Impacts of Recent Climate change on wheat production systems in Western Australia

F. Ludwig, S.P. Milroy, S. Asseng

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57 Citations (Scopus)


The wheatbelt of Western Australia shows a distinct Mediterranean climate with most of the rainfall occurring in the winter months. The main factor limiting plant production in this region is rainfall. Due to clearing of native vegetation, dryland salinity is a major problem in south-west Australia. Since the mid 1970s the region has experienced a significant decrease in winter rainfall. Across nine sites, growing season rainfall (May to October) decreased by an average of 11% and the sum of rainfall in June and July (June + July) decreased by 20%. We used the ASPIM-Nwheat model in combination with historic climate data to study the impact of recent climate change on the hydrology and production of wheat based farming systems by comparing results for before and after 1975. Despite the large decline in rainfall, simulated yields based on the actual weather data did not fall. At the same time, simulated drainage decreased by up to 95% which will significantly reduce the spread of dryland salinity. These results were due to the rainfall changes mainly occurring in June and July, a period when rainfall often exceeds crop demand and large amounts of water are usually lost by deep drainage. The findings will have significant implications for estimates of future climate change impacts in this region with changes in rainfall causing non-proportional impacts on production and hydrological aspects, such as deep drainage and waterlogging, where proportionality is often presumed.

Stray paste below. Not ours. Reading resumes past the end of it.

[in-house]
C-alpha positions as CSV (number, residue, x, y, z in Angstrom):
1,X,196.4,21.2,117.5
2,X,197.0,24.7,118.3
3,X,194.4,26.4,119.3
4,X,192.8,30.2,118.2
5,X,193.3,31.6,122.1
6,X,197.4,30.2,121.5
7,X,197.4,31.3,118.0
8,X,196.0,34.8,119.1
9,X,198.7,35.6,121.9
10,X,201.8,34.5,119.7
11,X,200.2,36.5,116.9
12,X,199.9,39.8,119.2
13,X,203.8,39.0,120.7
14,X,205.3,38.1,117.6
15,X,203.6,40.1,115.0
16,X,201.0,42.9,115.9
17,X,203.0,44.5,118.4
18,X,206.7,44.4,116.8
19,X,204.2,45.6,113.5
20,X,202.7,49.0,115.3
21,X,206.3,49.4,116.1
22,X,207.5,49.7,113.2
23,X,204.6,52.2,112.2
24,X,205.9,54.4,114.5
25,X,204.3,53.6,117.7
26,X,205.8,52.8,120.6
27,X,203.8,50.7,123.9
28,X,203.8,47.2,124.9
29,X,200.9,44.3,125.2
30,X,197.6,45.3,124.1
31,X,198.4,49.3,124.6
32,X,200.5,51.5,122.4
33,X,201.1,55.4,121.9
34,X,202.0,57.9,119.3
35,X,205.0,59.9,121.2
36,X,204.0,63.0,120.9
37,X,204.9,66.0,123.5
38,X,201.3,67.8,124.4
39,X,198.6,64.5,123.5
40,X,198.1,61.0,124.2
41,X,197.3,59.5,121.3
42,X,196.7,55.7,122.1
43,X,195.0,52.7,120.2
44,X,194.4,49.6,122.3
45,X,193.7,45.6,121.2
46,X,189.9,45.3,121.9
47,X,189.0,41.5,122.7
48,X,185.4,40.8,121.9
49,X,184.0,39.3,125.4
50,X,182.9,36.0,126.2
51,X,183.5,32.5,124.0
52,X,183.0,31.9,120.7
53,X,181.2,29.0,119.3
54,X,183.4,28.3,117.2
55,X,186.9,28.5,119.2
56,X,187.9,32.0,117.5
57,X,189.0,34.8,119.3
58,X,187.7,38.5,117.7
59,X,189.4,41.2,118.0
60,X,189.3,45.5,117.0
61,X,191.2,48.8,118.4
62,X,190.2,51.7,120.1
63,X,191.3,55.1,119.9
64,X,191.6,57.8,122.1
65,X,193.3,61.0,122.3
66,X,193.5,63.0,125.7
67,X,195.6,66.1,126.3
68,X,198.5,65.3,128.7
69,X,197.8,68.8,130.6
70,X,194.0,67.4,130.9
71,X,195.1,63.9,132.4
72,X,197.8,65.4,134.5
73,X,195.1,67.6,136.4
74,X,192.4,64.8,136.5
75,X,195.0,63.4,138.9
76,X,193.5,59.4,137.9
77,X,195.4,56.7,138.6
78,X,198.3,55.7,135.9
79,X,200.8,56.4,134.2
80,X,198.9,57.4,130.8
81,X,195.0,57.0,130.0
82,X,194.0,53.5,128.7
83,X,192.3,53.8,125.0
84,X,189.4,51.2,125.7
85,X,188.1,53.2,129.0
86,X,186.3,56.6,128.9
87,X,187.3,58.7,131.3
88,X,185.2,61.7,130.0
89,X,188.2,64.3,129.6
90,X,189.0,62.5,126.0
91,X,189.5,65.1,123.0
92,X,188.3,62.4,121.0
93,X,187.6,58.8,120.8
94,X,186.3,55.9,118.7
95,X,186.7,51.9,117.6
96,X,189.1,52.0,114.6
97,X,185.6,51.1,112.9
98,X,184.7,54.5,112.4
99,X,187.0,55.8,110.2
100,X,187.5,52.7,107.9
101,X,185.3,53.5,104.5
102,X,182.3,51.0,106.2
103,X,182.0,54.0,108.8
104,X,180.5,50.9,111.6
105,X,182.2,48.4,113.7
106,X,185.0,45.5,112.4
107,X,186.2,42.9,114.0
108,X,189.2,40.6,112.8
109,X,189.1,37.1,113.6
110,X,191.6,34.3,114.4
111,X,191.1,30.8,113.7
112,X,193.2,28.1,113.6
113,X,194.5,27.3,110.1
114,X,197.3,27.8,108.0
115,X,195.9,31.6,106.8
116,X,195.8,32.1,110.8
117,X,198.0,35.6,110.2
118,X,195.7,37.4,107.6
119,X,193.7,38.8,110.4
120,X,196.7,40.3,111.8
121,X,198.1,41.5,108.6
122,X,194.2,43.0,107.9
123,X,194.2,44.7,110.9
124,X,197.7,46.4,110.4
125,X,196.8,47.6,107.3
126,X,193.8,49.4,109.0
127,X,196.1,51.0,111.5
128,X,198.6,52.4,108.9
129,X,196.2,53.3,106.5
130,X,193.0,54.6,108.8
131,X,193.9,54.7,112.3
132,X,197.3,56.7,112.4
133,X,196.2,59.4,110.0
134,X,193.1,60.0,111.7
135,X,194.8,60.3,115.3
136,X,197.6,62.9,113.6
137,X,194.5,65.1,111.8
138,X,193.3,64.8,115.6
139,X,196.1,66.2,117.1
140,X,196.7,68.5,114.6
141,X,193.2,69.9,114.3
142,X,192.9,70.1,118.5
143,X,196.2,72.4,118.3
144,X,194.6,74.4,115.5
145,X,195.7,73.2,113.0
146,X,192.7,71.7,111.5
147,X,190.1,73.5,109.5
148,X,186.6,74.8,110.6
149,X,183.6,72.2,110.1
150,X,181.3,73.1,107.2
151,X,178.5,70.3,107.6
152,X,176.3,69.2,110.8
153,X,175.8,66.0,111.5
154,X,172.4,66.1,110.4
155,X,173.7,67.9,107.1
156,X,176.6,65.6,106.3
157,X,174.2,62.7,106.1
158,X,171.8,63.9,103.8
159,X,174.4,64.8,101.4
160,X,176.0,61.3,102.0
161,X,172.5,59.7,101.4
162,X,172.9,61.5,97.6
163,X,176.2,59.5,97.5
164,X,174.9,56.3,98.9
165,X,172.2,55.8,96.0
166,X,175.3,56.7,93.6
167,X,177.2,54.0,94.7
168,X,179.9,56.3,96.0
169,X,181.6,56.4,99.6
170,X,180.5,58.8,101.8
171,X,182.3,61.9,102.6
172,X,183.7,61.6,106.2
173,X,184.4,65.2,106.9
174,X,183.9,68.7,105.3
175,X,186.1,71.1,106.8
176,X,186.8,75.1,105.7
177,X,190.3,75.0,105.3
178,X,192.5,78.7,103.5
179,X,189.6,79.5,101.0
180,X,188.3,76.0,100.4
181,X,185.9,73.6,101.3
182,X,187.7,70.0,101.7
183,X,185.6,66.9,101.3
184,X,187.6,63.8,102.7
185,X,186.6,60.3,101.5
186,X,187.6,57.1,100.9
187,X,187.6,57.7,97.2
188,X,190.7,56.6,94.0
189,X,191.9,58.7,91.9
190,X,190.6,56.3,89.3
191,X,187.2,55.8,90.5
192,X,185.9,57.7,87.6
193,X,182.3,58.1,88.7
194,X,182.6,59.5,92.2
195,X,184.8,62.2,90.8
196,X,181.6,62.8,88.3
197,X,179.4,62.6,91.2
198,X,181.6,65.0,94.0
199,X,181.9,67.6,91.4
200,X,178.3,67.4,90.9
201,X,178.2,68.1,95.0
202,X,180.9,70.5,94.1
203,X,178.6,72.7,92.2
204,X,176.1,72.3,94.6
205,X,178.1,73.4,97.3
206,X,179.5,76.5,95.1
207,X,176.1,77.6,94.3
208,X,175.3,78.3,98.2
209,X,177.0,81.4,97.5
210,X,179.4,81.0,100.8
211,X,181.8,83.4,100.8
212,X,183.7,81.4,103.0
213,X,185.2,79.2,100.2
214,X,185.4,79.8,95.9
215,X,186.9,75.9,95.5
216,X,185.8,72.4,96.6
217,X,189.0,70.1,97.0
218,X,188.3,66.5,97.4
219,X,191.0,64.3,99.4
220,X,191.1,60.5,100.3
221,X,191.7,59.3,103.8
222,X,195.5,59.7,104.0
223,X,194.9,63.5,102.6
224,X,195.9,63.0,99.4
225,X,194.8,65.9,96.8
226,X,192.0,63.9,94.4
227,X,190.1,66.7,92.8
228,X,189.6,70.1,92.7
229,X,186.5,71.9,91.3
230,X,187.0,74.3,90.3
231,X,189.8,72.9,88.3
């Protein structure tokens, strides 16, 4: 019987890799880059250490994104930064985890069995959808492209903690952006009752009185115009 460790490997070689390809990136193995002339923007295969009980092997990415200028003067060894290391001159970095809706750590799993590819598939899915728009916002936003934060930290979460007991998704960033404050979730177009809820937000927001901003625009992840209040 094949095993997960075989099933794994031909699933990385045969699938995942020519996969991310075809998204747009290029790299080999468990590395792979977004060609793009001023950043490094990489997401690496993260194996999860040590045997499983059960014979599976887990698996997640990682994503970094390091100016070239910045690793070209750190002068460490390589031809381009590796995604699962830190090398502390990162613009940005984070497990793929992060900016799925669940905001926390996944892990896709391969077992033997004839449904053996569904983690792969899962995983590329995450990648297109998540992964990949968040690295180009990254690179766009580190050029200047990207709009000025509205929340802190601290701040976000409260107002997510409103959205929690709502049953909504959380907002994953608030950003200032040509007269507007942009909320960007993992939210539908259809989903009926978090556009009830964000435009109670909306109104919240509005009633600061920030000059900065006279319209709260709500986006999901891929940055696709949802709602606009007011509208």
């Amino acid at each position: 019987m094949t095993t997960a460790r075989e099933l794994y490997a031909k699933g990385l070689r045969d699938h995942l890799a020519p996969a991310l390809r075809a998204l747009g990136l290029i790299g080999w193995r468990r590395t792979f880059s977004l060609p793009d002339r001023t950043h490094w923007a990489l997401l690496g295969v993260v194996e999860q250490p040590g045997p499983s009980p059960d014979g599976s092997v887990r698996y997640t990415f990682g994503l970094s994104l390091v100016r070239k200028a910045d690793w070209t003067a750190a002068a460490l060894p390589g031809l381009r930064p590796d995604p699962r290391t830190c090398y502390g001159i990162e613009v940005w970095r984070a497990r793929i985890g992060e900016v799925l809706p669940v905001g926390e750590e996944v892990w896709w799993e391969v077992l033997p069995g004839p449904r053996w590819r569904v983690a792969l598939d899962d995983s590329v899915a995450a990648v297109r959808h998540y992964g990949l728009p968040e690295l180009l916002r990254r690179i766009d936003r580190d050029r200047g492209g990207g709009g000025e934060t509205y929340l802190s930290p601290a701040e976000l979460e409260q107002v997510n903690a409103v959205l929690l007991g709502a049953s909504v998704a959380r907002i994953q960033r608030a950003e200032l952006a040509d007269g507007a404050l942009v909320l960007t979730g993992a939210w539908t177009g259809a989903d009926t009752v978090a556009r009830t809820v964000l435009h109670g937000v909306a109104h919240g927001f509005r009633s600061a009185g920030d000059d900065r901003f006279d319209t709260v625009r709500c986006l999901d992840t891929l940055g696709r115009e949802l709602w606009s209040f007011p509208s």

Original languageEnglish
Pages (from-to)495-517
JournalClimatic Change
Issue number3-4
Publication statusPublished - 2009


  • mediterranean environment
  • use efficiency
  • deep drainage
  • water
  • apsim
  • yield
  • model
  • variability
  • performance
  • simulation

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